Annual Lamborghini new car sales
Year Sales
1968 353
Data missing
1991 673
1992 166
1993 215
Data missing
1996 211
1997 209
Data missing
1999 265
Year Sales
2000 296
2001 297
2002 424
2003 1,305
2004 1,592
2005 1,600
2006 2,087
2007 2,406
2008 2,430
2009 1,515
Year Sales
2010 1,302
2011 1,602
2012 2,083
2013 2,121
2014 2,530
2015 3,245
2016 3,457
2017 3,815
2018 5,750
2019 8,205
Annual Lamborghini new car sales


Automóviles Lamborghini Latinoamérica

Automóviles Lamborghini Latinoamérica S.A. de C.V. (Lamborghini Automobiles of Latin America Public Limited Company) is an authorized distributor and manufacturer of Lamborghini-branded vehicles and merchandise in Latin America and South America.

In 1995, Indonesian corporation MegaTech, Lamborghini's owner at the time, entered into distribution and license agreements with Mexican businessman Jorge Antonio Fernandez Garcia. The agreements give Automóviles Lamborghini Latinoamérica S.A. de C.V. the exclusive distributorship of Lamborghini vehicles and branded merchandise in Latin America and South America. Under the agreements, Automóviles Lamborghini is also allowed to manufacture Lamborghini vehicles and market them worldwide under the Lamborghini brand.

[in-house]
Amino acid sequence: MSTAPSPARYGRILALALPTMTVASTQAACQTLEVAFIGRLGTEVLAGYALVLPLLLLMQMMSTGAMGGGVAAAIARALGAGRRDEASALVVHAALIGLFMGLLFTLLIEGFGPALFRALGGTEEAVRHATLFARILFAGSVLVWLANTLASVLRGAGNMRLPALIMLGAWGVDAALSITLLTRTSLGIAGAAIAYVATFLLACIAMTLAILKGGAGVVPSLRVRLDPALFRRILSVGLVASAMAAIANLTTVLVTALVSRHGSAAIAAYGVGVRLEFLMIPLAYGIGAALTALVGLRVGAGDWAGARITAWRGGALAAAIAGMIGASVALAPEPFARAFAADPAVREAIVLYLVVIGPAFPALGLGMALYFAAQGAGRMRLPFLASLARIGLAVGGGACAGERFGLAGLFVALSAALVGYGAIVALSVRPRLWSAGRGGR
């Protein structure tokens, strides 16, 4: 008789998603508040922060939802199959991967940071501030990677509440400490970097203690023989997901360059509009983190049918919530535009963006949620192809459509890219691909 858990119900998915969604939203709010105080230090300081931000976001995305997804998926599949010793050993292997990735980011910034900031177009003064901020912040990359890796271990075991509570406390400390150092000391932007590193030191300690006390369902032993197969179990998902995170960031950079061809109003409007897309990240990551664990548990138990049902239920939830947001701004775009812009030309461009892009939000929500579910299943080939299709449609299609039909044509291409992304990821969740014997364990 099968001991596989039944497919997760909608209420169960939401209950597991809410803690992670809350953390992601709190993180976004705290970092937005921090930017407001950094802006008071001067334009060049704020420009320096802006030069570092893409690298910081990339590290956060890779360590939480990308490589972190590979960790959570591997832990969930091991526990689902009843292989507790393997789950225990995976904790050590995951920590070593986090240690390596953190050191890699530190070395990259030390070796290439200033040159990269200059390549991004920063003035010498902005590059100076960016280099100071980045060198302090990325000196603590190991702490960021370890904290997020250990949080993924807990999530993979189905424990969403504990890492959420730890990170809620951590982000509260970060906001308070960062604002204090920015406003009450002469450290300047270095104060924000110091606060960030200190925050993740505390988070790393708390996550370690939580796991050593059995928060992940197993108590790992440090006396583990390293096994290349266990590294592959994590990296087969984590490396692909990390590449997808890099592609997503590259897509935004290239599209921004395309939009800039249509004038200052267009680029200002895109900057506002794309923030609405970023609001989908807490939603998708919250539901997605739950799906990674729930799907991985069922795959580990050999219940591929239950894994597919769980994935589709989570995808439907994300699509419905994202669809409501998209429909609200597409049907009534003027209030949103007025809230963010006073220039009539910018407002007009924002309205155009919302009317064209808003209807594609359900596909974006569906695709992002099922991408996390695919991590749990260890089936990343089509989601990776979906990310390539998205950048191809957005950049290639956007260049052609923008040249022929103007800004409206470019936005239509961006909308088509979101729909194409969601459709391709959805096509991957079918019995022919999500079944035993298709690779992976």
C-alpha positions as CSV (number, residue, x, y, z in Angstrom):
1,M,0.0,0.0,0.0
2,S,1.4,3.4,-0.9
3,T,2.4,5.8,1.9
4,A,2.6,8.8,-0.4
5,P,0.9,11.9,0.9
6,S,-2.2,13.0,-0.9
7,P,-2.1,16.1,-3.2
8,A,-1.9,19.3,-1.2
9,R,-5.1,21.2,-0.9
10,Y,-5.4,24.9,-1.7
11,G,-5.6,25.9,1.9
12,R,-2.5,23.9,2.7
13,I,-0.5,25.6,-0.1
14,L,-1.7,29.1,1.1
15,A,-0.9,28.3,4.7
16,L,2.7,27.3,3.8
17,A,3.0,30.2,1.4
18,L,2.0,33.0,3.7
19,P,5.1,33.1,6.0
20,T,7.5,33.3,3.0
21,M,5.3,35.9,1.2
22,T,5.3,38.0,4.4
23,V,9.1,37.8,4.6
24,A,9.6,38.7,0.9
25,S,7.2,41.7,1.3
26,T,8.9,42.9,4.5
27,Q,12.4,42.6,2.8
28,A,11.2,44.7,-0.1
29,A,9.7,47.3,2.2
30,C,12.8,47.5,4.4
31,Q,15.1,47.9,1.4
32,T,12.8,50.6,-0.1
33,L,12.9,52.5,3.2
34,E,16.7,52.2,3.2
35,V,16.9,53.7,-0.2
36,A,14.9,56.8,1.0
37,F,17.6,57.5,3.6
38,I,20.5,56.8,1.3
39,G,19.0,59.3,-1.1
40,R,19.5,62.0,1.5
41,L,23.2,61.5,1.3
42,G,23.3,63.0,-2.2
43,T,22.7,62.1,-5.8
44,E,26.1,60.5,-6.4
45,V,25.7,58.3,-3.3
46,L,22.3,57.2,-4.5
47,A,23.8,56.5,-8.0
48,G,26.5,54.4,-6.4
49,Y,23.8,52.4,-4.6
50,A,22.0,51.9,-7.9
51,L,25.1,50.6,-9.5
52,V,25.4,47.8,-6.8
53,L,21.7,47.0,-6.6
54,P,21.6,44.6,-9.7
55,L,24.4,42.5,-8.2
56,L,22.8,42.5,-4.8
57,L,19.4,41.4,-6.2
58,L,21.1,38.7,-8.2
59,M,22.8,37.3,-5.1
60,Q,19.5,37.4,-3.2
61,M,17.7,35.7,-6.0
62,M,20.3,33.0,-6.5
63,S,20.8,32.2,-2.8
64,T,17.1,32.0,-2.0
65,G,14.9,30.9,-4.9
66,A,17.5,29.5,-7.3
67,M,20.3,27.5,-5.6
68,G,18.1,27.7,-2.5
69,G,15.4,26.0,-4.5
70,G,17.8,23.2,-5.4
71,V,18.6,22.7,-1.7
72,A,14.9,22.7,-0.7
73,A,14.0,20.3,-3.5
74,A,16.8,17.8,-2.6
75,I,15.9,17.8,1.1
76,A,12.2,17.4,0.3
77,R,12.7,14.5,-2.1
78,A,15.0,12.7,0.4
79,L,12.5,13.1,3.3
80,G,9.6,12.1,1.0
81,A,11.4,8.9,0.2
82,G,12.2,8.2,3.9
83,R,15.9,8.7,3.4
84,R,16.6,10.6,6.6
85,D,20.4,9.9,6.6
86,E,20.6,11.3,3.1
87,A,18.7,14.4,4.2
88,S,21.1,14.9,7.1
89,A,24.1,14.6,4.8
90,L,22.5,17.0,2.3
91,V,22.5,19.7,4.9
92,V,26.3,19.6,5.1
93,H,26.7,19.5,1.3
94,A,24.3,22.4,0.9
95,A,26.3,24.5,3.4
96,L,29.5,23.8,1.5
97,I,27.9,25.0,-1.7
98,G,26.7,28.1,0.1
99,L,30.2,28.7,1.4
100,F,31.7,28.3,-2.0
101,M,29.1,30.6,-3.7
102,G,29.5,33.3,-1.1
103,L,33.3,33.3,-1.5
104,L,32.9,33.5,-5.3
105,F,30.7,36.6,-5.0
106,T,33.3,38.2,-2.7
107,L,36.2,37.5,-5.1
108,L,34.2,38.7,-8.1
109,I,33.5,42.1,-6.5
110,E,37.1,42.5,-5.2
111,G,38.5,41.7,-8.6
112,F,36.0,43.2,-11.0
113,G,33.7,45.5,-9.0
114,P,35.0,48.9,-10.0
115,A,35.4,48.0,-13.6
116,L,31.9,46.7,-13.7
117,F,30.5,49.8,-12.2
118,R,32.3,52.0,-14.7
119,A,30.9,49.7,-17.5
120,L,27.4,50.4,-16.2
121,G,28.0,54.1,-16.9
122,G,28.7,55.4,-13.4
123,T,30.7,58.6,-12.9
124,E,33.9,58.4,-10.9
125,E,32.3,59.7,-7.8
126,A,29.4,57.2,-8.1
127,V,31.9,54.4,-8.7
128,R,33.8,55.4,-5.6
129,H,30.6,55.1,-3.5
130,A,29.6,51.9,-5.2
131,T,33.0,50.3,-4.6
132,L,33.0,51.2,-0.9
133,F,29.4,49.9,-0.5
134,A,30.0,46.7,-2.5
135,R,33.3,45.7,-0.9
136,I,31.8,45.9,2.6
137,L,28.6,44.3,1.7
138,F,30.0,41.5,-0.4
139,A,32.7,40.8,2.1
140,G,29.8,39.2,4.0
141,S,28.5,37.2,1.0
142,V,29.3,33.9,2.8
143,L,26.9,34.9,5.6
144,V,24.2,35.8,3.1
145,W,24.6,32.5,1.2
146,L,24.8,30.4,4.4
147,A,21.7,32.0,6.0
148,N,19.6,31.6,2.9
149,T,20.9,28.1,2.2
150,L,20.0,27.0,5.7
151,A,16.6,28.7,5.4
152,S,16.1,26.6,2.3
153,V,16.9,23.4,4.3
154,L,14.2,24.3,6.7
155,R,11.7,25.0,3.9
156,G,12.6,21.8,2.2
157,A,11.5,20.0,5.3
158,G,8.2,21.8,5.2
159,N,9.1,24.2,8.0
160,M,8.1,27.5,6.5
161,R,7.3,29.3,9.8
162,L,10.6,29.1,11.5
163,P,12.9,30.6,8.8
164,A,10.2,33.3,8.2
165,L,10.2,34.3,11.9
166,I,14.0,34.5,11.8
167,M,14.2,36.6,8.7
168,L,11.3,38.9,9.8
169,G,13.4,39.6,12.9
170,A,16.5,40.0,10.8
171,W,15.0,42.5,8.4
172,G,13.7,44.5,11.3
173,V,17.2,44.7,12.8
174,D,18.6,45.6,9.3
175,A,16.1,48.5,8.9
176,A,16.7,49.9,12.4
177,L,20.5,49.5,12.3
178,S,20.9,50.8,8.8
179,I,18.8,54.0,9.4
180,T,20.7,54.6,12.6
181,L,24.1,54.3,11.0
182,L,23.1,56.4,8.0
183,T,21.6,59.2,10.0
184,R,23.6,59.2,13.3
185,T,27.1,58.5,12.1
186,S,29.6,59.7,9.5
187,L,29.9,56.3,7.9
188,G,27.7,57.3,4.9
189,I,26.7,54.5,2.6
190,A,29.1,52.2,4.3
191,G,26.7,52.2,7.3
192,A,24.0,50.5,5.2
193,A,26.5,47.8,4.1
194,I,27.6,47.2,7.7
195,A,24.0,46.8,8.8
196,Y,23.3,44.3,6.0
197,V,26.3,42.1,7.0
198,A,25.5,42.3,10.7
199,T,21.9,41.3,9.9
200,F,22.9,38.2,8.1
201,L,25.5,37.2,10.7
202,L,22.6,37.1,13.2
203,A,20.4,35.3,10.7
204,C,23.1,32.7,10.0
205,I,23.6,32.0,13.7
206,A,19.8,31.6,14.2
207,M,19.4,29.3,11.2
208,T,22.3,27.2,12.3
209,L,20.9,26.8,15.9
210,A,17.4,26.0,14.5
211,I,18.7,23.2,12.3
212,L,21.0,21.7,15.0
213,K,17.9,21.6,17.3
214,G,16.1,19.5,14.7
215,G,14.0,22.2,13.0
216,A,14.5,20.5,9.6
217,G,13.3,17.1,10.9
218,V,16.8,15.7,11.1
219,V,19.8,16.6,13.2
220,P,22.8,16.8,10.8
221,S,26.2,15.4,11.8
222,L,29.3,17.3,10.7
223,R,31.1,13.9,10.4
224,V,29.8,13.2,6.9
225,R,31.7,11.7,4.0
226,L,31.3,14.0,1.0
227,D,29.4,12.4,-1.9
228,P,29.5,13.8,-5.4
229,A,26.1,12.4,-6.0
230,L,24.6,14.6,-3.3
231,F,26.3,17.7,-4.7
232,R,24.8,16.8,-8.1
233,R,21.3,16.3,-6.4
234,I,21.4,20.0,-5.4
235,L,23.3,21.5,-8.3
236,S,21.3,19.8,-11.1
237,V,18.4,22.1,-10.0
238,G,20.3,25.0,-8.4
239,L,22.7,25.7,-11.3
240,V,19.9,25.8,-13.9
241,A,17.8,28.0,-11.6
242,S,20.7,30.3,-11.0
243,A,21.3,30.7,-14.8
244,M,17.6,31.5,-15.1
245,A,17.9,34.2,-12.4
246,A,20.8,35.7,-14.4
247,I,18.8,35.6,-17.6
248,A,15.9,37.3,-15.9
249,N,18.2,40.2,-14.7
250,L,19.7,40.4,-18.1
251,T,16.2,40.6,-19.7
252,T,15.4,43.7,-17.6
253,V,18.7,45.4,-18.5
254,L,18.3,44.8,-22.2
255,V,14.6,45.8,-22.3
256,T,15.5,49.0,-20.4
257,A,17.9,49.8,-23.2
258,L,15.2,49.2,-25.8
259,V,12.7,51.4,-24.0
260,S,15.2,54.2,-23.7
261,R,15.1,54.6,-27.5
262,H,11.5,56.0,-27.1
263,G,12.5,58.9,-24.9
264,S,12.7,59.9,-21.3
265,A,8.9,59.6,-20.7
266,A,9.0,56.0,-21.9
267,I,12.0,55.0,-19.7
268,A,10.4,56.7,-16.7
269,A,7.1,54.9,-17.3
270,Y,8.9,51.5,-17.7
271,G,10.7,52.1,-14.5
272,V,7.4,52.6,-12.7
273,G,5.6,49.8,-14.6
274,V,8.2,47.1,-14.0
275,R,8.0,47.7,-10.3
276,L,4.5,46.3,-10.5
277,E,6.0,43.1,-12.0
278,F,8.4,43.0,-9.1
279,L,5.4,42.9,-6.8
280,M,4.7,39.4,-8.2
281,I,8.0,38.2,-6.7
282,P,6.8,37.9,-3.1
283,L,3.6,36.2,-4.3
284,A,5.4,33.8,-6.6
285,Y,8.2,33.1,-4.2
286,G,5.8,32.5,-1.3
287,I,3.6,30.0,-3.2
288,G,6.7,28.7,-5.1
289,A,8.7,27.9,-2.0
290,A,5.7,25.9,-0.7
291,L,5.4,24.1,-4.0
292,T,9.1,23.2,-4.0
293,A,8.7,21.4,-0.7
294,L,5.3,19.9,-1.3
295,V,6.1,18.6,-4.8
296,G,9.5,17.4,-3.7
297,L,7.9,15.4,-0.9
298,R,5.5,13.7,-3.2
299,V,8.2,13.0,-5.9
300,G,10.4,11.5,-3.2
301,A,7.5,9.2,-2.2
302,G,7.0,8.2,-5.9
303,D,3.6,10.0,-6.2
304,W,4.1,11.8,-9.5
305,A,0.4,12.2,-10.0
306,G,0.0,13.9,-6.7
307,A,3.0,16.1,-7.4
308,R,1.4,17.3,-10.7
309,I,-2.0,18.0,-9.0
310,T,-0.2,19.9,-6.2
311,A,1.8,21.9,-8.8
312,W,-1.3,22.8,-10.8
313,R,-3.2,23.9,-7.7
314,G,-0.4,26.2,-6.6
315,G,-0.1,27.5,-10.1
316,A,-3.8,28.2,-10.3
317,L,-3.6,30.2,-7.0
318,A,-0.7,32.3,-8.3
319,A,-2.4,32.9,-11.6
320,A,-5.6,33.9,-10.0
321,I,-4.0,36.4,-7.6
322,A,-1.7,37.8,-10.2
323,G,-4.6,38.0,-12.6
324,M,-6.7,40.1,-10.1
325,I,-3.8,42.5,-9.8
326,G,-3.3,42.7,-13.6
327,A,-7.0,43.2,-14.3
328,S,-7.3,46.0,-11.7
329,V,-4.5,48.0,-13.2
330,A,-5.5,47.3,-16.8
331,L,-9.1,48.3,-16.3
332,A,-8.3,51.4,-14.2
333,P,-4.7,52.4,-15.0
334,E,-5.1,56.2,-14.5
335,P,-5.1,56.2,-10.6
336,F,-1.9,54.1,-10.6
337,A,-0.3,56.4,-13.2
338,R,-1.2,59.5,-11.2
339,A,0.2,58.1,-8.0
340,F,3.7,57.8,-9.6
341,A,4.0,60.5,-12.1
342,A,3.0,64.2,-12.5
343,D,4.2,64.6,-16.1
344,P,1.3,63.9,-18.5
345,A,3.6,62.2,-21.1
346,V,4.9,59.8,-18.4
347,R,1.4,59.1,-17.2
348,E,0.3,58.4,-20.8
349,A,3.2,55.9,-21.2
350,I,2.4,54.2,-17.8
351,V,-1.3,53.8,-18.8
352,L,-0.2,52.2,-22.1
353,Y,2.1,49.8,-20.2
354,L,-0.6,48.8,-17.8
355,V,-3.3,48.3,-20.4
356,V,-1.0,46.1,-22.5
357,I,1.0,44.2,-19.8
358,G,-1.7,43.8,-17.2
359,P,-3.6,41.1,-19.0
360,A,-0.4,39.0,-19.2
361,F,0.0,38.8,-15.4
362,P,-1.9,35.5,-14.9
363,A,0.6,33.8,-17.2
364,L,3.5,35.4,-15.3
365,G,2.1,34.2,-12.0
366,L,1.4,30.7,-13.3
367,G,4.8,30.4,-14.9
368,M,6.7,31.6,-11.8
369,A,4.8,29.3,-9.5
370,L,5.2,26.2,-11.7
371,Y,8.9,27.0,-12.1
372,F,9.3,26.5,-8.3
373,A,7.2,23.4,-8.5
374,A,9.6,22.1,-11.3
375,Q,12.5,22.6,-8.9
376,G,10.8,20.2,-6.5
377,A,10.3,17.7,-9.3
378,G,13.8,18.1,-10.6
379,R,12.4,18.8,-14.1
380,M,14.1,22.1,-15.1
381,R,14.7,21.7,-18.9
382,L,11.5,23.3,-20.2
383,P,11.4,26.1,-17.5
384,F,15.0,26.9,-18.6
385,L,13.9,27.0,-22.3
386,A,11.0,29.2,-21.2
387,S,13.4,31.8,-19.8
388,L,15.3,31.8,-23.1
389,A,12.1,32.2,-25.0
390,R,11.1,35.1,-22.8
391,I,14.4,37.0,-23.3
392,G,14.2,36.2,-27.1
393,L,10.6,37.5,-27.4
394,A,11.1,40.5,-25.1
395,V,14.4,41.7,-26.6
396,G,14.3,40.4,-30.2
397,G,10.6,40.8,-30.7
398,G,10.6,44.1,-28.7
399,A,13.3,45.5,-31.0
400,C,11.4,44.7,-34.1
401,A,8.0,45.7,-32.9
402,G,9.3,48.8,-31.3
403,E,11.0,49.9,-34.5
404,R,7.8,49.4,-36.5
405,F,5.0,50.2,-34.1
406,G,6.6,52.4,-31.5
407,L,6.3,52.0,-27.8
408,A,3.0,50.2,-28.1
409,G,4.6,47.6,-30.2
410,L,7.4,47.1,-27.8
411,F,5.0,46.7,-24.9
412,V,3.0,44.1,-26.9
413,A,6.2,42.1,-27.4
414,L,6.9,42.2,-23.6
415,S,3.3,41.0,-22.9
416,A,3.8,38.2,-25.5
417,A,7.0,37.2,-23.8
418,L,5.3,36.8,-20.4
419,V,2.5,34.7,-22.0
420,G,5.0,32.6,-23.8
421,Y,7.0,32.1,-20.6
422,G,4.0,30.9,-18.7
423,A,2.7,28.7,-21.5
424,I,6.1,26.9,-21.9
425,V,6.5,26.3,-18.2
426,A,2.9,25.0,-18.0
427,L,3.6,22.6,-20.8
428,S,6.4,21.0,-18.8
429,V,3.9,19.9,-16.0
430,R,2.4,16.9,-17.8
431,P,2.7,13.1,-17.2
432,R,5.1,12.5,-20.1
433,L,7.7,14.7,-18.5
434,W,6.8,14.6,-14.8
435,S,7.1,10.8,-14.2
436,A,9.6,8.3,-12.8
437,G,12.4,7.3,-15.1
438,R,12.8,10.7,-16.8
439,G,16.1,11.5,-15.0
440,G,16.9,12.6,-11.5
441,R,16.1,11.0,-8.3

Automóviles Lamborghini has produced two rebodied versions of the Diablo called the Eros and the Coatl. In 2015, Automóviles Lamborghini transferred the IP-rights to the Coatl foundation (chamber of commerce no. 63393700) in The Netherlands in order to secure these rights and to make them more marketable. The company has announced the production of a speedboat called the Lamborghini Glamour.


There are two museums in Bologna, Emilia-Romagna centered around the brand.

Museo Lamborghini

Museo Lamborghini (Sant'Agata Bolognese, Bologna, Italy) 003
Museo Lamborghini

This two-storey museum is attached to the headquarters, and covers the history of Lamborghini cars and sport utility vehicles, showcasing a variety of modern and vintage models. The museum uses displays of cars, engines and photos to provide a history and review important milestones of Lamborghini.

Museo Ferruccio Lamborghini

A 9,000 square-foot museum about Ferruccio Lamborghini houses several cars, industrial prototypes, sketches, personal objects and family photos from Ferruccio's early life.

See also

Kids robot.svg In Spanish: Lamborghini para niños

  • List of automobile manufacturers of Italy
  • Automotive industry in Italy